Even though these options offer more flexibility, Alvarez highlighted the importance of ensuring that they are carried out in a compliant manner. She explained that the underlying theme from regulators is that, while they are willing to be flexible, they are not willing to take certain shortcuts, particularly in relation to subject safety and the integrity of the trial.
Alvarez said that sponsors must consider all factors when putting a plan in place, whether developing the plan at the beginning of the study or as the study is going on, negotiations need to include all details around scenarios that may arise.
“At the very least, you want to get in place some kind of agreement between the sponsor and the site. It is easier when done at the start of the study, and it can live a long side the CTA. Have an agreement that spells out all the terms of what you expect the site to be responsible for in terms of its relationship with a third-party provider.”
Alvarez also explored the challenges of implementing a plan in the middle of a study before turning the webinar over to Kori Kaufman.
Kaufman, an associate director in Faber’s contract specialist group, discussed changes to subject notifications in ongoing studies. She addressed the various issues brought on by COVID-19 that affect the ability of subjects to get to study sites. For example, subjects may be in quarantine or lack access to public transportation.
Speaking about some of the guidance being offered by the FDA, Kaufman discussed informed consent. “Informed consent is a process. It is not a document. It is more than just words on a page. What can sponsors do for new subjects that are going to be participating in the trail that are unable to provide consent at a study site?” She went on to outline a few ways to obtain consent during the pandemic. “Electronic consent has been around for quite some time. Post COVID-19, we may see a resurgence of using electronic consent.”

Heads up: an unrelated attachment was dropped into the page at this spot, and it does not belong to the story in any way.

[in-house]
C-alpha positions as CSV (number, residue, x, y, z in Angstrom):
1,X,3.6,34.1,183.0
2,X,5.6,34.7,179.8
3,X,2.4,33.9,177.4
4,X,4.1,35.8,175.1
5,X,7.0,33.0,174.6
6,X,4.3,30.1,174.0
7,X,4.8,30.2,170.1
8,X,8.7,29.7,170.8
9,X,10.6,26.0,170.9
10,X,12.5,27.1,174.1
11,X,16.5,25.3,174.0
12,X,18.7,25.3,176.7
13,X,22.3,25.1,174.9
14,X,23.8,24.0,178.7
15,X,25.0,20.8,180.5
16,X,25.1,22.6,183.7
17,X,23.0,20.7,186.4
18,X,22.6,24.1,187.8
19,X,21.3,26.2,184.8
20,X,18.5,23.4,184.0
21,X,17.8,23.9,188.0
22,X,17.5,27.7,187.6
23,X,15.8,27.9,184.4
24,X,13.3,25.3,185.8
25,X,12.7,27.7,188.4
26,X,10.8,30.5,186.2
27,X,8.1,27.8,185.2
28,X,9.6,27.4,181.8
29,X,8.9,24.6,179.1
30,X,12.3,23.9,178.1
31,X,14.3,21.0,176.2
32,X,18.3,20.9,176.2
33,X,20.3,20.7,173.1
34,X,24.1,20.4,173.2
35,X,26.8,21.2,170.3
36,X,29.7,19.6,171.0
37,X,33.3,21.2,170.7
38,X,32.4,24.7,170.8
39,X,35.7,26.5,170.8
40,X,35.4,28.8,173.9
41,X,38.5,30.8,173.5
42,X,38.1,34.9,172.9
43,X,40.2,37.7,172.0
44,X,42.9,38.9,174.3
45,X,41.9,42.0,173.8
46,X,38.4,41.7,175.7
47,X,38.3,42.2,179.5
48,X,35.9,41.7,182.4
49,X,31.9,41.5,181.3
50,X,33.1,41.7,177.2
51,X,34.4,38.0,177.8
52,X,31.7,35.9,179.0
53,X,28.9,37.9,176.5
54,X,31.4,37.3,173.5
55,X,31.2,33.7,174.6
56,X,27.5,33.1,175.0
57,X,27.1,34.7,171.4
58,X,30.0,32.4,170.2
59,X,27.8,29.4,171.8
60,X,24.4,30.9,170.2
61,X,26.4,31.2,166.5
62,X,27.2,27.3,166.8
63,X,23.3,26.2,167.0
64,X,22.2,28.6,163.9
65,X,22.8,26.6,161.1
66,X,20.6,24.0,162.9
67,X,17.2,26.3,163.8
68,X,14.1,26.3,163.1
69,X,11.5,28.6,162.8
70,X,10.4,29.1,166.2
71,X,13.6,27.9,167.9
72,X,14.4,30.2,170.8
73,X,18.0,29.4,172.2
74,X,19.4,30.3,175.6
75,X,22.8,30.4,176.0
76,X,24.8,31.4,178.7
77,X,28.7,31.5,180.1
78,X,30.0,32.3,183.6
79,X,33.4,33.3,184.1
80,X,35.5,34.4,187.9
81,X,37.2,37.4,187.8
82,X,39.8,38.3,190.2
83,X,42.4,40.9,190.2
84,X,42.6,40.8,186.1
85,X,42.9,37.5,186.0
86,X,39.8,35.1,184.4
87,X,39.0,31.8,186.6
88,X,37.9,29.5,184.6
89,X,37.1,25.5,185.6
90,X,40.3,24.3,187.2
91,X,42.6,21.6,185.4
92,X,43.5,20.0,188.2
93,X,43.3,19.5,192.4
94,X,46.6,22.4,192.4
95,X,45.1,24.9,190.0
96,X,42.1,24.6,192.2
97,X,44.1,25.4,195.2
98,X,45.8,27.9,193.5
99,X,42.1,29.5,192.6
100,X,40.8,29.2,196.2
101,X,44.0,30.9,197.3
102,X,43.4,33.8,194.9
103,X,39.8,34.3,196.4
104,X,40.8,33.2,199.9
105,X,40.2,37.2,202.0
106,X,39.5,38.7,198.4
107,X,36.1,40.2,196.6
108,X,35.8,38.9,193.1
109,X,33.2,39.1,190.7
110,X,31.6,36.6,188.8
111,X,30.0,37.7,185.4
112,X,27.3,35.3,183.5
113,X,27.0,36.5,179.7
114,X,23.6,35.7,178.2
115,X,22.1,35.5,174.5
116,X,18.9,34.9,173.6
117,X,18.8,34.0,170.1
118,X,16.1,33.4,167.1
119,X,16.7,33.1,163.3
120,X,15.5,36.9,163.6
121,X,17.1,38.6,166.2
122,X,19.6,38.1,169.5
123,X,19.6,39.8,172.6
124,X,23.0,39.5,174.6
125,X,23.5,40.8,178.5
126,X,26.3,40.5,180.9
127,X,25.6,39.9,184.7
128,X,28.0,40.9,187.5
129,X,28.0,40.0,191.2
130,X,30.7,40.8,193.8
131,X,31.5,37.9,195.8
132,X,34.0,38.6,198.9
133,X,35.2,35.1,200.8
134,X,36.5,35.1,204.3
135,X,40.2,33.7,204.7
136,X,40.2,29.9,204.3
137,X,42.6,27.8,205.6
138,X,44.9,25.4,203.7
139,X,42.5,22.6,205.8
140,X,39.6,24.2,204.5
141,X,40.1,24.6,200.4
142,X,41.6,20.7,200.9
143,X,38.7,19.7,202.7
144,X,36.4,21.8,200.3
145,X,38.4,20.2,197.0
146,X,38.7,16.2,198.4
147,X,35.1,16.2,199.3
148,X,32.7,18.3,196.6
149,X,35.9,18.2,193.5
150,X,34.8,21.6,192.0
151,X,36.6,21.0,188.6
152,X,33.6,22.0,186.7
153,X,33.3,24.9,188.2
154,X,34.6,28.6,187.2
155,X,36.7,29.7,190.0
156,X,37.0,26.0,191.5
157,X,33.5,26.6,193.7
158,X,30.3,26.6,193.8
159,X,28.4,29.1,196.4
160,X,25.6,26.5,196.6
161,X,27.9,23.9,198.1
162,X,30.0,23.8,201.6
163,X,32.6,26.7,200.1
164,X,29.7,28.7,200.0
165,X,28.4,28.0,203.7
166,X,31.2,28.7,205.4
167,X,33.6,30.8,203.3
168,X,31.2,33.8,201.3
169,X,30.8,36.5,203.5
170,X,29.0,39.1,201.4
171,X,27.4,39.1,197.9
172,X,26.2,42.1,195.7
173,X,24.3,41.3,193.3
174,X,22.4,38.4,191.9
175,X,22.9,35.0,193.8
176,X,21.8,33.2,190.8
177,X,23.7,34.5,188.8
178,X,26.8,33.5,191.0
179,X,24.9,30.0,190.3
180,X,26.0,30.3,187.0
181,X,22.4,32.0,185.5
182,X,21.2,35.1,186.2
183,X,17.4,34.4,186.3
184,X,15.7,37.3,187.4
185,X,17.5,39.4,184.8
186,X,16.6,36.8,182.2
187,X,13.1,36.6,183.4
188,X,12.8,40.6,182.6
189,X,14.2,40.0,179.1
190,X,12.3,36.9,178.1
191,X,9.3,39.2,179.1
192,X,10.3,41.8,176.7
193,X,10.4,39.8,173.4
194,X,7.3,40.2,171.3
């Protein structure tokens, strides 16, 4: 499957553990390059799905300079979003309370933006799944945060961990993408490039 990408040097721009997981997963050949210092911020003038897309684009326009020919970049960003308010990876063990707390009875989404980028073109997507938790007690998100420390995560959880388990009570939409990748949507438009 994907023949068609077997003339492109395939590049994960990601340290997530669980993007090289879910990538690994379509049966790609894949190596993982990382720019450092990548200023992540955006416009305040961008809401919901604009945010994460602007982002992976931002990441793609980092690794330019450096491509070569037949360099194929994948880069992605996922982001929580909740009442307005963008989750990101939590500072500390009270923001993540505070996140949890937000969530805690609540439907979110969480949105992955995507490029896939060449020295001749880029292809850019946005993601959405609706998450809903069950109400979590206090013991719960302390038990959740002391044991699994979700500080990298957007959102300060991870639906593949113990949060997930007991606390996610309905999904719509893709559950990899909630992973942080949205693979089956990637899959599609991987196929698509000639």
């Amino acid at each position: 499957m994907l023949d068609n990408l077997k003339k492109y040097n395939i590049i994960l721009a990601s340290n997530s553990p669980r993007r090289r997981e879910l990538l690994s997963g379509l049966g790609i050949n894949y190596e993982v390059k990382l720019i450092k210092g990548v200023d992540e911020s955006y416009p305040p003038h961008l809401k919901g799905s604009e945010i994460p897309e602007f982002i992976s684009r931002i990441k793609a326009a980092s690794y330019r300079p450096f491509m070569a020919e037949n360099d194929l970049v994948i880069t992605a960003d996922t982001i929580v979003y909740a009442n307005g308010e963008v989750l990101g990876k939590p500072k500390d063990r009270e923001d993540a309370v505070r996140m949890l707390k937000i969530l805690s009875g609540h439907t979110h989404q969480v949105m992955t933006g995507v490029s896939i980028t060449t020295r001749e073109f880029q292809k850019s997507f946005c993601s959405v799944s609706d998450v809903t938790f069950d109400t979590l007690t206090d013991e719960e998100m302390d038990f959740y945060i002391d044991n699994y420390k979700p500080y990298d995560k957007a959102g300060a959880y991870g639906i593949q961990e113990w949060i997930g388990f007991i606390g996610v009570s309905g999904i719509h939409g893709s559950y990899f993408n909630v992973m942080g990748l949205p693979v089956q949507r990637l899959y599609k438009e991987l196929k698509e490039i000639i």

According to Kaufman, parties may have to get a little creative to secure consent. She said that a telephone or video chat may be useful. “You are going to want to have a witness. Ultimately, sites are going to want a signed document. The subjects can print out documents, sign them and send them back. They can take a picture of the signed document and send that back, or we could all go old school and use the mail.”
She also addressed notification of subjects in ongoing trials when changes occur because of the pandemic. “It is critical that all subjects are informed about changes to the study and the monitoring plan that could have an impact on them…Trial participants need to be kept informed of changes to the subject that may impact them and their willingness to participate in the study.”
In conclusion, Kaufman offered one additional consideration. “Documentation of everything you are changing - the processes, the procedures, anything that is related to this pandemic and how you have changed based on the response to getting consent from subjects - is key. It is important not only for your continuity but for your ultimate submissions to the FDA.”
The webinar concluded with the panel providing answers to some of the questions raised by webinar viewers. The firm has included a link to the discussion on its home page. Viewers are reminded that the information provided is not legal advice and should not be construed as such. In addition, viewing the webinar does not create an attorney client relationship with Faber Daeufer & Itrato.
Please click link to view webinar: https://vimeo.com/416053846